Kappa-agonists for the treatment of MS
Project title: Effects of newly generated, peripherally-selective, anti-inflammatory kappa-opioid receptor agonists in the treatment of progressive CNS inflammation and neurodegeneration
Principal investigators: Karin Loser, Bernhard Wünsch, Sonja Ständer
Project time: 07/2016 - 10/2018
Project code: FF-2016-11
Multiple Sclerosis (MS) is an inflammatory and degenerative disease of the central nervous system (CNS). Is a therapy, which is restricted to the periphery (i.e. to sites where pathogenic effector cells are developing), sufficient to down-regulate inflammation in the CNS? Which role might agonists of the κ(kappa) opioid receptor, a subtype of opioid receptors, play in this scenario? These are questions, which will be addressed by researchers from different disciplines in this CiM project.
The biologist Prof. Dr. Karin Loser, together with the medicinal chemist Prof. Dr. Bernhard Wünsch and the dermatologist Prof. Dr. Sonja Ständer are investigating how systemic inflammation and autoimmunity can be reduced. They already collaborated successfully during the development of a new, anti-inflammatory drug for the treatment of atopic dermatitis, which in a clinical trial has shown promising results in patients. Karin Loser and Sonja Ständer characterized the efficacy of newly generated κ agonists, which were developed by Bernhard Wünsch, in cell culture systems, animal models for atopic dermatitis, and in patient samples. The researchers are now following-up their approach and investigate whether similar κ agonists could also be used for the treatment of MS.
The activation of κ receptors by agonists results in the inhibition of certain signalling pathways. For instance, the activation of pathogenic effector T cells is down-regulated, which impairs their ability to migrate to the CNS. In MS, decreased numbers of effector cells in the CNS minimizes neuronal damage and thus, might improve the symptoms. Notably, the newly developed κ agonists already inhibit the activation of pathogenic effector cells at sites where they develop, namely in the lung, the skin or the peripheral lymph nodes, before they reach the CNS.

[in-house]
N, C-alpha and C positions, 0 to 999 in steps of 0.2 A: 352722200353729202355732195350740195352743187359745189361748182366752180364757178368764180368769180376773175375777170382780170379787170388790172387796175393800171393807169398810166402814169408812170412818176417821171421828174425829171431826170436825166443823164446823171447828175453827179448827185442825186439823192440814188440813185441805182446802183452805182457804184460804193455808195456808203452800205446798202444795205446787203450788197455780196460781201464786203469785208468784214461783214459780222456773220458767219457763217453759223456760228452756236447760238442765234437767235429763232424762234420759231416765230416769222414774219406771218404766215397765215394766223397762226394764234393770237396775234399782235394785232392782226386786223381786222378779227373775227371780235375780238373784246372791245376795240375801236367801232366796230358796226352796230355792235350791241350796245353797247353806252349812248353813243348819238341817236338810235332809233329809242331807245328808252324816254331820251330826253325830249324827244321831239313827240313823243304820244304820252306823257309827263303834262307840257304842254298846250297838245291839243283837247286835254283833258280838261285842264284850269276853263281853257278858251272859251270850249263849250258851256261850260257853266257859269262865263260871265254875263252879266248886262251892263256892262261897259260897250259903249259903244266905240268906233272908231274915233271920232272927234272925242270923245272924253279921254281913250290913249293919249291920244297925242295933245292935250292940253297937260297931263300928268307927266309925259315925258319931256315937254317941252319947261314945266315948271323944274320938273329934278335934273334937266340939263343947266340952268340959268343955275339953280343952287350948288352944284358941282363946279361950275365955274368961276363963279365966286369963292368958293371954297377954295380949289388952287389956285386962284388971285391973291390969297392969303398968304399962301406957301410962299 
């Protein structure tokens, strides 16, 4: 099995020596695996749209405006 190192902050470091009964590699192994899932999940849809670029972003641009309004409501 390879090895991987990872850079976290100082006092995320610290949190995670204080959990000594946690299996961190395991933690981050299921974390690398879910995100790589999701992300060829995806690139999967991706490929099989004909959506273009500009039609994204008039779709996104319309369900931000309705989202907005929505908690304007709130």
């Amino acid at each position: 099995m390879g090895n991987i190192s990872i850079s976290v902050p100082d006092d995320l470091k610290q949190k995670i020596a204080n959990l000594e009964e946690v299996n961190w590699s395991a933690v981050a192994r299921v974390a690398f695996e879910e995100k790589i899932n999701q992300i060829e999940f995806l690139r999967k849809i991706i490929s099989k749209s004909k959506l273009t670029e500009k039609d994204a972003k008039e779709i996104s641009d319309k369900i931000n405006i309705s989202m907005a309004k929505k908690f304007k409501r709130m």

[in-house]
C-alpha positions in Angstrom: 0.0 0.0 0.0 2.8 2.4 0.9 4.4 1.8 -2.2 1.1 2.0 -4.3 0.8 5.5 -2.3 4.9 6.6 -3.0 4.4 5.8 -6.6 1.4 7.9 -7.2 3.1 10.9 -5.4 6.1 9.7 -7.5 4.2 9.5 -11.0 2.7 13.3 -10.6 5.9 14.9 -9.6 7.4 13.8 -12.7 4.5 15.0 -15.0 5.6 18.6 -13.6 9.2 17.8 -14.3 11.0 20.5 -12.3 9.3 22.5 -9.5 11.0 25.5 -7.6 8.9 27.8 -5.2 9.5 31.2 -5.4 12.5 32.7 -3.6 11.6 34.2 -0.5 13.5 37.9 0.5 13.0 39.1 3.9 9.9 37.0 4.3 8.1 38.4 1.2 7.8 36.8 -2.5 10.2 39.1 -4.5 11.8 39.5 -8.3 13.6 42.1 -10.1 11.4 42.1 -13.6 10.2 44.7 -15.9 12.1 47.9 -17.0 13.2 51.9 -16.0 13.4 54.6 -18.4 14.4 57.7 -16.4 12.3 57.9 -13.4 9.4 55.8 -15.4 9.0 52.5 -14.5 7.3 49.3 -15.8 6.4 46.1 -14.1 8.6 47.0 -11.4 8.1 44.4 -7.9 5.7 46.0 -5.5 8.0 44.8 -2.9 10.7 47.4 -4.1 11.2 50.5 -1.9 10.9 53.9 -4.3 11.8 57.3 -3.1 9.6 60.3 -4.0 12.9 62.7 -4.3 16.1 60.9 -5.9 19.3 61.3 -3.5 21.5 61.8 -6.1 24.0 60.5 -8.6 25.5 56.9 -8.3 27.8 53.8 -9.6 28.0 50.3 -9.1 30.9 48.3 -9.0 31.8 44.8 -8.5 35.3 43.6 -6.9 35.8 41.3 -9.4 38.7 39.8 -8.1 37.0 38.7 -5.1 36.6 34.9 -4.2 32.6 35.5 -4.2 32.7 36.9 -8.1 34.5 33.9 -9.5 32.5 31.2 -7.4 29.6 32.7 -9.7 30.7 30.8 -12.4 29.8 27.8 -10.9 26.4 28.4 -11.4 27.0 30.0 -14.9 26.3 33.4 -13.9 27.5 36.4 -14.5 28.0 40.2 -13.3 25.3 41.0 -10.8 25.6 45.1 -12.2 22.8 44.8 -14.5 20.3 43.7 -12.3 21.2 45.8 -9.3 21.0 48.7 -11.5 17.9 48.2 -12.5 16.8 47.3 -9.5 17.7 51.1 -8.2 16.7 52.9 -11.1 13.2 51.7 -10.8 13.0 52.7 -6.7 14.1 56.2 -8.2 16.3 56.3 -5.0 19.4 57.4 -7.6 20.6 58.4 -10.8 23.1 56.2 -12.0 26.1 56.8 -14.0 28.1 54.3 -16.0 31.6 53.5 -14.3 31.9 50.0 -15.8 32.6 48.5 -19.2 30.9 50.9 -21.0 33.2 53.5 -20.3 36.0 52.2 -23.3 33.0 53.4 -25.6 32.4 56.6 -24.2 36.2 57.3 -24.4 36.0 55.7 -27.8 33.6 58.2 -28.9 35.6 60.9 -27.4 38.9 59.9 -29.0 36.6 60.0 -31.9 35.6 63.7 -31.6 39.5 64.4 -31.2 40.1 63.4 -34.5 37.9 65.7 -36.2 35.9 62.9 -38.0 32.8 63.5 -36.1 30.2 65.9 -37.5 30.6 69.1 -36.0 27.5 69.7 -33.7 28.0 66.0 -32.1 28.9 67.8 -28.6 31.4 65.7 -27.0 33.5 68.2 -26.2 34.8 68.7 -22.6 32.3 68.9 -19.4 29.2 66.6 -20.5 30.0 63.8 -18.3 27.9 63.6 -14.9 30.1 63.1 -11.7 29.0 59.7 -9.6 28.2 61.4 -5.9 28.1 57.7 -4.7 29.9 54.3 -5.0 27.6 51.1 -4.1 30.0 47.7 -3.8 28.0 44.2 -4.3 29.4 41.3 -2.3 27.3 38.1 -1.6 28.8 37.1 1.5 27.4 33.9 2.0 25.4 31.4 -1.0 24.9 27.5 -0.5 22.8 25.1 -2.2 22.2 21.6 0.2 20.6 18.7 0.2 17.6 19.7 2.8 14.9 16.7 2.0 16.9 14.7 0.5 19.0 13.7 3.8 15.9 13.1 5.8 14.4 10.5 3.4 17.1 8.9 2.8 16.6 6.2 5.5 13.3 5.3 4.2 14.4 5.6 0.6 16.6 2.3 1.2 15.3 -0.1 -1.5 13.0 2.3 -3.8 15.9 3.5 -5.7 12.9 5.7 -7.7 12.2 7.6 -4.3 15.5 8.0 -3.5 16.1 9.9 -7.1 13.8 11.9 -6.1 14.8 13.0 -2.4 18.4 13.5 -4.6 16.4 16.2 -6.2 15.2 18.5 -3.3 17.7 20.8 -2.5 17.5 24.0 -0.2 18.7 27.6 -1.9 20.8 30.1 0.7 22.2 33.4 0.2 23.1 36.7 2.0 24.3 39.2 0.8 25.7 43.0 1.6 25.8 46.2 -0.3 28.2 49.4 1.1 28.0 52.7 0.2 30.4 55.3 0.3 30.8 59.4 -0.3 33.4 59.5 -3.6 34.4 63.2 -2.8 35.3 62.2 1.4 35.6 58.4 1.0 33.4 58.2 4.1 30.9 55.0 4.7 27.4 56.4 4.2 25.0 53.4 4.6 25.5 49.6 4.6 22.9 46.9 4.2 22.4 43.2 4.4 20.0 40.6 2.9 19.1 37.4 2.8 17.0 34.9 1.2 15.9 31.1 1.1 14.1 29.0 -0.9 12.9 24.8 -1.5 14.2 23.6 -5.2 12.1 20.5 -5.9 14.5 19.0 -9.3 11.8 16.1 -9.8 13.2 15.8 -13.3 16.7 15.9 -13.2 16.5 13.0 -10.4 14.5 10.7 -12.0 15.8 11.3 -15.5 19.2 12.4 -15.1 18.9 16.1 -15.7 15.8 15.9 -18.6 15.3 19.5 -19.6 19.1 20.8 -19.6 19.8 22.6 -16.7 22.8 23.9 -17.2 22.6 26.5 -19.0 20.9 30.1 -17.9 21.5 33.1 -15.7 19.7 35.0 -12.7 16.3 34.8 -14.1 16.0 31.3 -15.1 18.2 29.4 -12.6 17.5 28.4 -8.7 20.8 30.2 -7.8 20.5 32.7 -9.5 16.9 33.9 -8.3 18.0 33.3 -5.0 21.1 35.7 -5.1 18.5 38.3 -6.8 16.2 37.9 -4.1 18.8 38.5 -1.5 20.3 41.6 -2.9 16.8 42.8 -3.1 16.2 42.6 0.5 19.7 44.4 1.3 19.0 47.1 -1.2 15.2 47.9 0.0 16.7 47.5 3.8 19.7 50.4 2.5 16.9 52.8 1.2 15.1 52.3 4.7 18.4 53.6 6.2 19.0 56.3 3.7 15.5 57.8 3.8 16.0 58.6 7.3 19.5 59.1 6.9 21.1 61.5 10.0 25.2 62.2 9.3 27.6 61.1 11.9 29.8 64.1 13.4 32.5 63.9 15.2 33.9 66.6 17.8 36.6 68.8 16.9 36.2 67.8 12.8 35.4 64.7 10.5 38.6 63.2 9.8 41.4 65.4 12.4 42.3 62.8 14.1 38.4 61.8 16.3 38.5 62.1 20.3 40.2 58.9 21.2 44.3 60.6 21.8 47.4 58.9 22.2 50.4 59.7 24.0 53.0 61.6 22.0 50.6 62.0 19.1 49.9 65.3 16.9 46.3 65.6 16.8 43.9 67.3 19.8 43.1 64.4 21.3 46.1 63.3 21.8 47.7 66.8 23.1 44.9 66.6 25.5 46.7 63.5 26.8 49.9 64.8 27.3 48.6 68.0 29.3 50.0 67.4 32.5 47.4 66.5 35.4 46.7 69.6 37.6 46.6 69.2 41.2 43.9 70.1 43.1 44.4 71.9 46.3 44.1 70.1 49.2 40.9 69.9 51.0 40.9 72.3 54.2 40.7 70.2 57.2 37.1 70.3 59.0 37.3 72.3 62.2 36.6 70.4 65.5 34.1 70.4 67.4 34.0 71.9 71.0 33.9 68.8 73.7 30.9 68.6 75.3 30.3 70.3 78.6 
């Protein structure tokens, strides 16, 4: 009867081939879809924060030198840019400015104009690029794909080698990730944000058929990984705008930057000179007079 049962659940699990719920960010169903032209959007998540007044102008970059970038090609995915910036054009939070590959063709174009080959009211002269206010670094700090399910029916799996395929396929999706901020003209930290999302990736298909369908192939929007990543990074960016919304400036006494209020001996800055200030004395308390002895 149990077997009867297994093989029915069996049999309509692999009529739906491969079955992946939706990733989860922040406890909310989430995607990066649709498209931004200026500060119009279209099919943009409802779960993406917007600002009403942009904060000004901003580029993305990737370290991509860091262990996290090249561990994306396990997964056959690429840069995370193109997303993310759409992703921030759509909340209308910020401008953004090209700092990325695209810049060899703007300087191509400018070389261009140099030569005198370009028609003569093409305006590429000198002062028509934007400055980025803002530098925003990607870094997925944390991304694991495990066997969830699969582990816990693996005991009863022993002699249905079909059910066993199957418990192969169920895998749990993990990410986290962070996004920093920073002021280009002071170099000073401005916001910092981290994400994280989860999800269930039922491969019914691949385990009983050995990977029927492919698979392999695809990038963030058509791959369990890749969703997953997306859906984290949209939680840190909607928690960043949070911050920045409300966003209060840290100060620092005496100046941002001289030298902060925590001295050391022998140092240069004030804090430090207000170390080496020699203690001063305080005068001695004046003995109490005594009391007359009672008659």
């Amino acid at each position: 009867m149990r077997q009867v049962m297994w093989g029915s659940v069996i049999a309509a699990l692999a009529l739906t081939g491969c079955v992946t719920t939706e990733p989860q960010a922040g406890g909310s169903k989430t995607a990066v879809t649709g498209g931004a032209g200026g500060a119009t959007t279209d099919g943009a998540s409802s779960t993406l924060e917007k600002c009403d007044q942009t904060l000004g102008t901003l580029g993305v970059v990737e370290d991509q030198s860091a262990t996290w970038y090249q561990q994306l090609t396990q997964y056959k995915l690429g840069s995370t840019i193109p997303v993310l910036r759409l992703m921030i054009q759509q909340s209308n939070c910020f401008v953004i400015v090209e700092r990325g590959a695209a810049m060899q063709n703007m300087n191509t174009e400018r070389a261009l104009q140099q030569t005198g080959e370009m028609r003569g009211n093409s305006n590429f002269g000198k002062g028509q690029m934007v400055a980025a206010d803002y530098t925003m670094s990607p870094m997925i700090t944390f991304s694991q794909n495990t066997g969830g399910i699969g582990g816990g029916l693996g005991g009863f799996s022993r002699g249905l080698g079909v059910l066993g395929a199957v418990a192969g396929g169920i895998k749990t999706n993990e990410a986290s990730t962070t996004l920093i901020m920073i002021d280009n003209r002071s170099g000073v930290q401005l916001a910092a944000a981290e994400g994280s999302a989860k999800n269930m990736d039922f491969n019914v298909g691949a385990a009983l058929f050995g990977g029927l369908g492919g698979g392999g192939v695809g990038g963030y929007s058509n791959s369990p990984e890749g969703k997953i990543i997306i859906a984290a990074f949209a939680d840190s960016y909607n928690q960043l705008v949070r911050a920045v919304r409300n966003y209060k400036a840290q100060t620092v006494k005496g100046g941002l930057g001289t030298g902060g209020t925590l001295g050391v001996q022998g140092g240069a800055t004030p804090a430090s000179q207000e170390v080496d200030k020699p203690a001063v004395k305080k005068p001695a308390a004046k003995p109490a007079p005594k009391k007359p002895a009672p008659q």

The reason for this potency is a completely new chemical structure of the κ agonists and a major advantage of these innovative, peripherally active κ agonists might be a reduced spectrum of side-effects.
In this CiM project, the team of Bernhard Wünsch is optimizing the pharmacokinetics of κ agonists by the synthesis of structurally modified analogues. Most importantly, the new agonists should not be able to pass the blood-brain barrier. Moreover, the metabolic stability should be improved by reducing the biotransformation in the liver.
Karin Loser is characterizing the effects of the new κ agonists in various mouse models for MS. Her group is concentrating on elucidating cellular and molecular mechanisms. For example, she is analysing the concentration of pro-inflammatory mediators as well as the numbers of pathogenic effector cells in the CNS, the lung, the skin and the peripheral immune organs.
Sonja Ständer’s group subsequently studies the effects of the new drugs directly in the CNS tissue on a histological level. She is also responsible for morphological analyses, including immunofluorescent staining.